Blood tests are usually recommended to determine whether another condition is the cause of your signs and/or symptoms. Blood tests for pregnancy, prolactin level, thyroid-stimulating hormone (TSH), and follicle-stimulating hormone (FSH) may be recommended. Insulin levels are not used to diagnose PCOS, partly because insulin levels are high in people who are above normal body weight and because there is no level of insulin that is "diagnostic" for PCOS.

If PCOS is confirmed, blood glucose and cholesterol testing are usually performed. An oral glucose tolerance test is the best way to diagnose prediabetes and/or diabetes. A fasting glucose level is often normal even when prediabetes or diabetes is present. Many clinicians who treat PCOS patients also recommend screening for sleep apnea with questionnaires or overnight sleep studies in a sleep laboratory. In women with moderate to severe hirsutism (excess hair growth), blood tests for testosterone and dehydroepiandrosterone sulfate (DHEAS) may be recommended.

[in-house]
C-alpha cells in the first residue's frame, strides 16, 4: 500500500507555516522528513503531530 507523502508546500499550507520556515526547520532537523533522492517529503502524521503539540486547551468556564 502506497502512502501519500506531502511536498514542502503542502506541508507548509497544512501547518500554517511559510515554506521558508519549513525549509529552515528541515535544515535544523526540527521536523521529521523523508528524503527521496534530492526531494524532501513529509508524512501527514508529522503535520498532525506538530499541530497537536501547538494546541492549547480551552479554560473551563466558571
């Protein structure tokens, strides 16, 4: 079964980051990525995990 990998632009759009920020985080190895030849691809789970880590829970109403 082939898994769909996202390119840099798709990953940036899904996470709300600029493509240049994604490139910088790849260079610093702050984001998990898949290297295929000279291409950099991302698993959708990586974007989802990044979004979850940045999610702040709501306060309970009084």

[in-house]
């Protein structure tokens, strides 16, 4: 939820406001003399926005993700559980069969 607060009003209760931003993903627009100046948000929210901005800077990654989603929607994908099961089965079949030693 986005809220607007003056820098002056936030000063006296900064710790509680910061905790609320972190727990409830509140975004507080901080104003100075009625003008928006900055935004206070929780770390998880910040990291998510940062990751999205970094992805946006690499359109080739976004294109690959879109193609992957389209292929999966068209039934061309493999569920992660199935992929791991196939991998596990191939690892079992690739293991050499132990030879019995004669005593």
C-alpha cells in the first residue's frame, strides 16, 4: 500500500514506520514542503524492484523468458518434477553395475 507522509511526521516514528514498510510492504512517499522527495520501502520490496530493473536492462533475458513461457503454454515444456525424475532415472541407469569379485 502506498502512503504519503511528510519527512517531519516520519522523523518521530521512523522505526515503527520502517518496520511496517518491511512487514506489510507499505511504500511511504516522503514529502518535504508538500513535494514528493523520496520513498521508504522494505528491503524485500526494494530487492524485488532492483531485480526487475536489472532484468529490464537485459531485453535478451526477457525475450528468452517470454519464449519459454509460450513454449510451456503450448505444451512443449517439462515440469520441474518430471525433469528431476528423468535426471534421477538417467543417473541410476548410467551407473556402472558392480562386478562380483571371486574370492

All women who are diagnosed with PCOS should be monitored by a health care provider over time. Symptoms of PCOS may seem minor and annoying, and treatment may seem unnecessary. However, untreated PCOS can increase a woman's risk of other health problems over time.